Date: Sat, 14 Feb 1998 17:14:34 EST
From: Chris Jenks <>
To: Multiple recipients of list <>
Subject: BPC/Voacanga/Iboga

  Dear Everyone,

  What a lively discussion we've been having! There is only one product
sold by BPC which contains alkaloids similar to ibogaine, but no
significant quantity of ibogaine itself: a tincture of Voacanga africana
bark. During my past years of intensive study I have seen not one report
that this product is directly useful for addiction treatment, although SOME
people report that it has psychoactive properties. The BPC catalog says:

Voacanga Extract
The root bark of Voacanga africana has been known since prehistory in
tropical West Africa as a ritual sacrament. Hunters, drummers and shamans
use it when requiring endurance and alertness of marathon duration. The
indigenous healers who collect this material for us prefer Voacanga to the
other more famous African sacred plant ally. Medicinally valued as a heart
strengthener and 'cerebral sports tonic'. We are very honored to offer this
rare rootbark extracted into a concentrated tincture.    1 oz/$22; bulk
rate 4 oz/$70

  Thanks to the recent work of an anonymous person (see posting on 2/3/98
entitled "Requested posting"), this "concentrated" tincture has been found
to contain less than 200 mg of dissolved material per ounce! Past postings
on the ibogaine list are archived according to date at
  According to the analysis of V. africana which Howard furnished on
1/26/98, entitled "Subject: From another list - Voacanga, etc.":

In one species ( V. africana ) the alkaloid content has been reported as
5-10% in root bark, 4-5% in trunk bark, 0.3-0.45% in leaves and 1.5% in seeds.

  So V. africana root bark contains 5-10% alkaloids, but BPC's extract of
this root bark contains only up to (200 mg/one ounce divided by 28,375
mg/ounce) times 100% = 0.70%!!! So the root bark is about ten times as
concentrated as this extract of it, and each ounce of extract was made from
less than three grams of bark!
  It is unfortunate that this extract is so dilute, because voacangine is
eager to turn into ibogaine under conditions anyone (with a little
training) could muster. According to Goutarel and Janot, (see the posting
on 11/7/97 entitled "Ibogaine from Voacangine"):

  While it would appear logical to produce the new derivatives of the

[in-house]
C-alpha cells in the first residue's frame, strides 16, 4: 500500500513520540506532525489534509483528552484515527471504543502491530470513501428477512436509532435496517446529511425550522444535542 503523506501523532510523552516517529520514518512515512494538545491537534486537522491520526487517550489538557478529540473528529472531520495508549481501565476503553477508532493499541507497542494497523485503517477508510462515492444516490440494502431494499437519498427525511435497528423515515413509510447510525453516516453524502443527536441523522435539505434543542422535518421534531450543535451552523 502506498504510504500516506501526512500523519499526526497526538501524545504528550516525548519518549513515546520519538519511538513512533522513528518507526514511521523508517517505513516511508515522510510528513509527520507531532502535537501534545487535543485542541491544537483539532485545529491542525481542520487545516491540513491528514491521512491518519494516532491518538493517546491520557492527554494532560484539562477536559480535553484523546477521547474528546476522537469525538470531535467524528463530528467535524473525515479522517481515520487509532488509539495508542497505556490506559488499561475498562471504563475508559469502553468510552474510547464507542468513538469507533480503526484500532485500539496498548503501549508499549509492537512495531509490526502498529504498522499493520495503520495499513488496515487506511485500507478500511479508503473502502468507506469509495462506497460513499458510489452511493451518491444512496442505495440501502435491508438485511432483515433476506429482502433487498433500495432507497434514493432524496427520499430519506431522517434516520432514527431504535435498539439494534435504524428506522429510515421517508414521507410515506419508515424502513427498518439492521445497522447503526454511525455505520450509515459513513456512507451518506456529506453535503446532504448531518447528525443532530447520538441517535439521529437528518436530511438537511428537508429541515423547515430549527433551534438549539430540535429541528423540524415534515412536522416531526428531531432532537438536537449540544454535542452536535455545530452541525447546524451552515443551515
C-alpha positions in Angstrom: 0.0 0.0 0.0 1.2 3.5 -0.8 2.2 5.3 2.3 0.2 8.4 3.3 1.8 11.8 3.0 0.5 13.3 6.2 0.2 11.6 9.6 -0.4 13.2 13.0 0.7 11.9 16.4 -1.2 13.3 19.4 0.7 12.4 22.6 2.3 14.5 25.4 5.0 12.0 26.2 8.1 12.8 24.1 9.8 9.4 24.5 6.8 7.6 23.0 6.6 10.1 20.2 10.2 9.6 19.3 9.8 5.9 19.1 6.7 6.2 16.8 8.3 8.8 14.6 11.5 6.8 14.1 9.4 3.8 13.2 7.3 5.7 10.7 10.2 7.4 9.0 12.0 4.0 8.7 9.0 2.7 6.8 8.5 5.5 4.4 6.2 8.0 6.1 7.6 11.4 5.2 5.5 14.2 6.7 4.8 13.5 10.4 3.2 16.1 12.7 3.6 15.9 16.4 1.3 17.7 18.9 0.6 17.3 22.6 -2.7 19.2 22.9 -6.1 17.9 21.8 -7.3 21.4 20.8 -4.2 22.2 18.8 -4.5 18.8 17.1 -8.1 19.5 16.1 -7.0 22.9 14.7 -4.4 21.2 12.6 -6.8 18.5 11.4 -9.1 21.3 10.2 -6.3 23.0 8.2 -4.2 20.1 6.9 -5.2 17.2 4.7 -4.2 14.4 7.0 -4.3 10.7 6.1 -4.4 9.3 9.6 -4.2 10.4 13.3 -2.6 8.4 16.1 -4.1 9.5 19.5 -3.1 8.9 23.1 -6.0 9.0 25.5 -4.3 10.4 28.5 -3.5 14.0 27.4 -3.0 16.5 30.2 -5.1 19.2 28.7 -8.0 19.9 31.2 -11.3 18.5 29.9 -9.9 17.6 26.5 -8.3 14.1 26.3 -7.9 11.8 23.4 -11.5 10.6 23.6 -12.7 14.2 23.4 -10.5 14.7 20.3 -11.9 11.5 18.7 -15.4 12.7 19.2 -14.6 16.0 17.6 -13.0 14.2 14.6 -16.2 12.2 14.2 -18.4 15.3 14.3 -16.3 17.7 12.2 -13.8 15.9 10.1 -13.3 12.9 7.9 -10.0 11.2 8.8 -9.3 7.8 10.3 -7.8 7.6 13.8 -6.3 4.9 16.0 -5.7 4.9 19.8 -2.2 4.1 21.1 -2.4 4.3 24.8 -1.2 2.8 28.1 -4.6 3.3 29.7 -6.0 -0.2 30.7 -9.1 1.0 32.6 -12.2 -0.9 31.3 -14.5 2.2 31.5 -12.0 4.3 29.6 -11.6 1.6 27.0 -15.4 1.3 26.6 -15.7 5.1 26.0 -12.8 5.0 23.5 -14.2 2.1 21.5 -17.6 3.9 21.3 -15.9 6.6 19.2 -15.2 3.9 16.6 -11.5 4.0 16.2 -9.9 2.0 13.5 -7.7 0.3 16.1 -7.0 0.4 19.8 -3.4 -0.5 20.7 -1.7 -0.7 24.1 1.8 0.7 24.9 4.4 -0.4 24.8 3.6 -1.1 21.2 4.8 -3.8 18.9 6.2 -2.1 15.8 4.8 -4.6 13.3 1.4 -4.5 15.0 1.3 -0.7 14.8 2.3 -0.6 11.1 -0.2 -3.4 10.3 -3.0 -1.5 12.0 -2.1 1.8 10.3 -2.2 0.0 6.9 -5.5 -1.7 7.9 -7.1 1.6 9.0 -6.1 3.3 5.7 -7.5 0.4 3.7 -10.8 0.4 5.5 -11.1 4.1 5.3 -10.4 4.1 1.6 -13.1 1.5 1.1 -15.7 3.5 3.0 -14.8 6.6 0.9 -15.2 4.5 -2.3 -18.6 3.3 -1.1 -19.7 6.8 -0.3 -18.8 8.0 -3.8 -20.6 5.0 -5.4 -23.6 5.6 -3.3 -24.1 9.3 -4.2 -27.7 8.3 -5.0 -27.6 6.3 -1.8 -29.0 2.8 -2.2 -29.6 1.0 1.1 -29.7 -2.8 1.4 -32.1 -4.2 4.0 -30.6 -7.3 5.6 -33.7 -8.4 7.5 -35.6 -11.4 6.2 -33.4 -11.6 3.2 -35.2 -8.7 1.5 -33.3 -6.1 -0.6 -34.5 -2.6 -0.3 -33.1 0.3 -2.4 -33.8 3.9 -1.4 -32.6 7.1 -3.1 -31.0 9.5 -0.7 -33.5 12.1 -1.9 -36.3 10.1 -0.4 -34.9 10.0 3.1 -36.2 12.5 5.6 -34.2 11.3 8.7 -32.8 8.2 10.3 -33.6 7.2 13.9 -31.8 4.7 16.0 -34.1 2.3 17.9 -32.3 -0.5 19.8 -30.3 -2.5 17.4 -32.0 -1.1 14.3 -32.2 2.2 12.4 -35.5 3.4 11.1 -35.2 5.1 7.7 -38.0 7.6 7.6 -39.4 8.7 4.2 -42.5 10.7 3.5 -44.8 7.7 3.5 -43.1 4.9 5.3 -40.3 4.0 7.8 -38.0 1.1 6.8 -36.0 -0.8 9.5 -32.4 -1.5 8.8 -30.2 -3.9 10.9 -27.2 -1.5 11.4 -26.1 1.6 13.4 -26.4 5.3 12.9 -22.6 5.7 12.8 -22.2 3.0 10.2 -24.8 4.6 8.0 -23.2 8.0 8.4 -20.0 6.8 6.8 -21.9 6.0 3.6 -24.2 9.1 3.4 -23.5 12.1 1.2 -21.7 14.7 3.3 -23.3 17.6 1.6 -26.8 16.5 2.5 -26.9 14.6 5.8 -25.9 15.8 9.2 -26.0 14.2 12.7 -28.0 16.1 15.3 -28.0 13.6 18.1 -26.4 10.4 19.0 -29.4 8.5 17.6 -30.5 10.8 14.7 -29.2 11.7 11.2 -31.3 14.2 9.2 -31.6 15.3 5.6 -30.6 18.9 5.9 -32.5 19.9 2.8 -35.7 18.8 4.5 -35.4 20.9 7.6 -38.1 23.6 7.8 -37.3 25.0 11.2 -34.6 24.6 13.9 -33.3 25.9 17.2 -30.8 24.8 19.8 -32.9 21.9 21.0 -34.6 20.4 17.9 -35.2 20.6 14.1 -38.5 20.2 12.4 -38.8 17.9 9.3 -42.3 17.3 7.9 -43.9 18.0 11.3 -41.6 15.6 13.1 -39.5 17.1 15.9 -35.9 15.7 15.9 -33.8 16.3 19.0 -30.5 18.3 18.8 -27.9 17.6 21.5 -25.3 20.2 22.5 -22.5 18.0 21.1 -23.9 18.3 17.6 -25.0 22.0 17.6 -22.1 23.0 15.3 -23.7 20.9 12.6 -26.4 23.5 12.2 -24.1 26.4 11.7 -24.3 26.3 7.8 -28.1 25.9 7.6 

invention [noribogaine and salts thereof] from ibogaine, the applicants
have found that it is much more advantageous and desirable to prepare these
derivatives by starting with voacangine as a source. It has been found that
voacangine is extracted from the bark of the voacanga tree plant. The
voacanga africana, stapf, is able to supply up to 5 grs. per kilo, whereas
ibogaine is found in the roots of tabernanthe iboga (H.Bn) at a
concentration of 3 grs. per kilo. It is both apparent and obvious that
gathering the bark is much easier than gathering the roots, and that the
former procedure does not bring about the destruction of the plants. It
should also be noted that the voacanga is much more widely prevalent than
the iboga.

  This patent goes on to explain how to turn voacangine into ibogaine by
treating it with potassium hydroxide in boiling alcohol, followed by
warming it with dilute acid. It also explains how to convert either
voacangine or ibogaine into noribogaine by heating it with hydrobromic acid
in acetic acid. I suspect that the quantities for voacangine and ibogaine
given above are for purified material obtained through recrystallization,
and that the actual contents should be about five times higher in the
unprocessed trunk bark/whole root.

  One other product, offered by "... of the jungle" before it split into
BPC (P.O. Box 1368, Sebastopol, CA 95473, USA) and Allies (P.O. Box 2422,
Sebastopol, CA 95473, USA), was an extract of Tabernaemontana divaricata
(Tagar). This contains a variety of alkaloids similar to ibogaine, but no
significant ibogaine itself, and there were a few people considering trying
it at one point. If anyone has actually tried this extract, I would
certainly like to know their experiences. However, I am not recommending
that anyone actually try this extract at this time, because I haven't
researched its pharmacological properties. The Allies company, which sells
plants and seeds, now sells a live Tagar plant for $15.

          Warmest regards,

                               - Chris